Other wooden hooks. Demandt (9, p. 31) figures a one-piece wooden hook with a wide angle and a barbed point as matau fa'ato'elau. He describes a method of fishing from a canoe drifting before the southeast trade wind (to'elau) with a rod for smaller fish such as the ngatala, as the fa'ato'elau method of fishing. Here to'elau is from the trade wind name. He then goes on to explain the matau fa'ato'elau as referring to a facsimile of the iron barbed hook made of wire, a pin, or also cut wood, where the name means, "according to the example of Tokelau Island." He ends by saying it was not used in Samoa. Gudger (13, p. 276) in his study of Ruvettus hooks reproduces Demandt's hook and accepts it as Samoan. Demandt's description of a method and a hook not used in the method because they both had the name to'elau is certainly confusing but the type of hook figured belongs to the Tokelau Islands. Gudger's idea that it resembled a Ruvettus hook with unusual features may be correct as the Ruvettus was purposely caught in the Tokelau group. In Samoa, the fishing off the reef with trolling hooks that caught Ruvettus according to Demandt was for other fish and happened on the Ruvettus by accident.
Kramer (18, vol. 2, p. 170) figures another one-piece wooden hook with a good bend and a barbed point. It appears to be a large hook and Kramer states that it was used for catching large fish. Gudger (15, p. 299) draws attention to its similarity to the Ruvettus hooks from Nauru but it is more likely to be a masimasi hook, if it is an old time. Samoan hook.
Beasley (1, p. 22) says that there is only one large wooden hook that he knows of and it is in the Dresden Museum. He gives no details but infers from its size that it is a shark hook. The outstanding feature of Samoan shark fishing is that a noose was in general use and the hook, as a consequence no doubt, never obtained a footing. Kramer (18, vol. 2, p. 198) in describing tiunga malie (shark fishing) after dealing with the noose method at length, quotes Pritchard in saying that a hook was used. Pritchard (24, p. 171) says that sharks came inside the reef. In the evening a hook was taken out in a small canoe and dropped overboard in two fathoms of water. When a shark took the bait it was hauled in from the shore until it got into shallow water where it floundered and exhausted itself. This is not a deep sea method but local to a particular district. It is probable that a metal hook was used. page 494Demandt (9, pp. 8o, 84) whose work is the most exhaustive on fishing, after describing the deep-sea method of shark noosing, states that many fishers in the high seas take along a rather large trailing fish hook on which occasionally the sea pike bites. The Samoans now only speak of three methods of deep sea fishing; the noose method for shark, the unbaited trolled hook with a shank of shell or bone for tangi, and the large wooden hook baited and trolled for masimasi. I would suggest that the Dresden hook is not for shark but for masimasi.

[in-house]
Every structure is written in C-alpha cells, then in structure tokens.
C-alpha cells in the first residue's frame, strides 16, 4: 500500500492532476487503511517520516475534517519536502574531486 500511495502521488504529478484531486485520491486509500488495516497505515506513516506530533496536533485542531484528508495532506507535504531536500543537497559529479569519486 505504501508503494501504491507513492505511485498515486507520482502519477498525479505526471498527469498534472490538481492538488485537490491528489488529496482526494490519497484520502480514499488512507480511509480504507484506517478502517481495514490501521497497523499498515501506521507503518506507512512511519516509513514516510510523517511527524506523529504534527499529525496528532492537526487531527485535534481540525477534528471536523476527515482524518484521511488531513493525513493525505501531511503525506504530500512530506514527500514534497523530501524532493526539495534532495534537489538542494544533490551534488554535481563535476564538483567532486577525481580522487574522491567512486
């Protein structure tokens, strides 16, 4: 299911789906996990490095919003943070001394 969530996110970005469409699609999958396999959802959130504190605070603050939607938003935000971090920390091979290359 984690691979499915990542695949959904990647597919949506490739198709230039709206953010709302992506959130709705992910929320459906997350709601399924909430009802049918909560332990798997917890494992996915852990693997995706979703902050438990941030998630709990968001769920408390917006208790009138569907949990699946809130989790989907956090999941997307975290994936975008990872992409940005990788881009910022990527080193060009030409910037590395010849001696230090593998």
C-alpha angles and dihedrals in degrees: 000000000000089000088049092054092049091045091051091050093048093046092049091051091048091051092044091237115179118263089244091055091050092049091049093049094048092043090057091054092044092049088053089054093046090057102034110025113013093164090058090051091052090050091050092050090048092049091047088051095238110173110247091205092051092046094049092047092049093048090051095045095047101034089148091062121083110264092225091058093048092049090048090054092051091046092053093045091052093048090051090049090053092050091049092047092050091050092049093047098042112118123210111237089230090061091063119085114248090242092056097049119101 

The very lack of hook material in museums is due probably to the poor development of baited hooks and their crude form not appealing to collectors when they were in actual use. The opportunity is now lost as the trade hooks have superceded the baited hooks but have made little difference to the unbaited hooks, which still survive. The active use of the gorge may be taken as an indication that invention in the direction of bait bearing appliances had not reached a stage of satisfactory progress in Samoa.